I keep hearing all of these comments about the “inevitability of Romney” as the Republican nominee. Perhaps I could understand if Romney was really the front-runner–everyone likes a winner, so it would be somewhat understandable to see people moving his way. What’s troubling me is how a candidate can campaign for president for 5 years, have (virtually) unlimited resources, and still pull barely 20% in national primary polls.
I have asked several of my Romney-supporting friends this simple question and I am yet to receive an answer: “What is Mitt Romney’s path to the Republican nomination?” What I want to hear is a specific path, state by state.
Will he win Iowa? Doubtful. He had reportedly withdrawn from the state, not participating in its straw poll. A new poll today from Public Policy Polling shows Cain leading there by 8 points.
Will he win New Hampshire? Yes, probably.
Will he win South Carolina? It’s possible, but looking increasingly uncertain. Monday, Cain took a slight lead in a poll out of that state.
Will he win Florida? Possibly, but again, Cain is surging, rising to a statistical tie with Romney there last week.
Another poll released today shows a statistical tie between Cain & Romney in Virginia.
And at the end of the day, this comes down to simple arithmetic. There are 8 candidates running for president. Mitt Romney has about 20% support nationally. This means that 1 out of 5 Republican voters want someone other than Mitt Romney. And when the lower tier candidates begin dropping out, the remaining 50-60% of support left in the field is not going to go to Mitt Romney.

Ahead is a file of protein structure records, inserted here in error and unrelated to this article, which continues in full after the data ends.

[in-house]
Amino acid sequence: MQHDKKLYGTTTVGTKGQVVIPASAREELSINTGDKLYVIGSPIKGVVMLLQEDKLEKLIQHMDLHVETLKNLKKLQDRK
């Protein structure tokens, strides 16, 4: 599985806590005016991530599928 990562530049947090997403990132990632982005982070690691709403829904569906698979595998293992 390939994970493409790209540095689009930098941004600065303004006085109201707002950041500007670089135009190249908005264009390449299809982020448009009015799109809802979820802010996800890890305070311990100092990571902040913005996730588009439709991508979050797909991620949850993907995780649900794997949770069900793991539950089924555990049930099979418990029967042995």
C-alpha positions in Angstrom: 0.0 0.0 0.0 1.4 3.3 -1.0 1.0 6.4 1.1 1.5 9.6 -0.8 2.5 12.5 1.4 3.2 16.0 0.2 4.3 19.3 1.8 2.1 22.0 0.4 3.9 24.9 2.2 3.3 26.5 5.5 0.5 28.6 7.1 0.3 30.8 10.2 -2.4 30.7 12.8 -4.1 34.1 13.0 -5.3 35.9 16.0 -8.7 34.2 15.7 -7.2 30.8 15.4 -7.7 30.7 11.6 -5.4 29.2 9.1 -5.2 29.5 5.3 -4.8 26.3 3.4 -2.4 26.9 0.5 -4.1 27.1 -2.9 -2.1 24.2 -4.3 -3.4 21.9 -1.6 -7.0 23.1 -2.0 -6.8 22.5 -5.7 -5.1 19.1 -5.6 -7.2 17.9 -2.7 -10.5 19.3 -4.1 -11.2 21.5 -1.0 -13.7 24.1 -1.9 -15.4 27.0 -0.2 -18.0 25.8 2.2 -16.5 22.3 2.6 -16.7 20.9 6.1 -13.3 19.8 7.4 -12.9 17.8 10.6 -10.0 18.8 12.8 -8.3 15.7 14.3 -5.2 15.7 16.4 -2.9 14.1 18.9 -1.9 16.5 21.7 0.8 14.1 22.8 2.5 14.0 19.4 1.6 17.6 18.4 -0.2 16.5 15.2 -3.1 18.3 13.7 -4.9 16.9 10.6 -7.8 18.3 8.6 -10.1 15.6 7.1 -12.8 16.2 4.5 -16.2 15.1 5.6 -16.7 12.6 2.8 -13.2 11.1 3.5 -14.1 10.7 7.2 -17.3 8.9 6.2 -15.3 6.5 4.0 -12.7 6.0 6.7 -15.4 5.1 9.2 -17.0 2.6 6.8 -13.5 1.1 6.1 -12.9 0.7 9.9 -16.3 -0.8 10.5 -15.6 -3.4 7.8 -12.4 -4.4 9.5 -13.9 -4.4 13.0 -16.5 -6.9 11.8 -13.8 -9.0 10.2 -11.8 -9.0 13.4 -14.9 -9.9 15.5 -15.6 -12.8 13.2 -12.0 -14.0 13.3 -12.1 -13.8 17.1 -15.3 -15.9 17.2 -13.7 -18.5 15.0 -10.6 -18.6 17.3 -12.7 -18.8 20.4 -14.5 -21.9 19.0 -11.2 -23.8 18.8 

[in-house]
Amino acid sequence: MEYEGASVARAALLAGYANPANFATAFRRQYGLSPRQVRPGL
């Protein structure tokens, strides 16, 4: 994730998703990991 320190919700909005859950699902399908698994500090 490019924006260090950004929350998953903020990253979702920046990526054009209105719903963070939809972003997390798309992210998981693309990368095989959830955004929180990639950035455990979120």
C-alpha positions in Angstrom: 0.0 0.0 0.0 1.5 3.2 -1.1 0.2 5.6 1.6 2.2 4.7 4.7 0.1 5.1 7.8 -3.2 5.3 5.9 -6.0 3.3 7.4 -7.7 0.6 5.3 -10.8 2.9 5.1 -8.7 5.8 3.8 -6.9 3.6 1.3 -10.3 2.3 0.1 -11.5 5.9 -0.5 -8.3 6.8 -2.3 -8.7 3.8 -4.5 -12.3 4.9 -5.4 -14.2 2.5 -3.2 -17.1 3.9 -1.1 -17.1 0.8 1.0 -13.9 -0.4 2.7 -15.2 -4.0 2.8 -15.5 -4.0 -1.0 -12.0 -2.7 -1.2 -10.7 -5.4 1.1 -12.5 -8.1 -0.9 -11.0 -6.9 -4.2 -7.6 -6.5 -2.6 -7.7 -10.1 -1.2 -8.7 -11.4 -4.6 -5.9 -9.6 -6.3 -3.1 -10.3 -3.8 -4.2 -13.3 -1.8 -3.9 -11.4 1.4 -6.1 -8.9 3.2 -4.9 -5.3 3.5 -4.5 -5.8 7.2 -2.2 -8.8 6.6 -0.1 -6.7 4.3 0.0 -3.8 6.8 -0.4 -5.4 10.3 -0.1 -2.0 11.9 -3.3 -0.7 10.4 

Romney may draw some votes from Hunstman supporters, but no one is voting for him anyway. The other 5 conservative candidates’ supporters–Bachmann, Perry, Paul, Gingrich, Cain & Santorum, minus the one that will ultimately square off with Romney–will go to the non-Romney candidate. Their cumulative support currently totals about 80%. The person left standing to face Romney, barring unforeseen events, will likely be the GOP nominee.
What is critical here is timing: if too many of the conservative candidates stay in too long, they could end up splitting the votes in New Hampshire, South Carolina, and Florida, giving Romney enough of an edge to prevail. If enough of them get out of the race–soon–they could rally behind one of the top-tier conservative candidates and easily defeat Romney.
I’m not saying Romney can’t win, I’m not saying he can’t beat Obama; but he is a vulnerable candidate with no clear, predestined path to the nomination, despite the conventional wisdom in the media & party establishment. Nothing is inevitable in politics.
The Arkansas Patriot is a conservative organization dedicated to equipping citizens with the truth, insuring transparent government, and encouraging citizens to question their government boldly. Contact The Patriot at firstname.lastname@example.org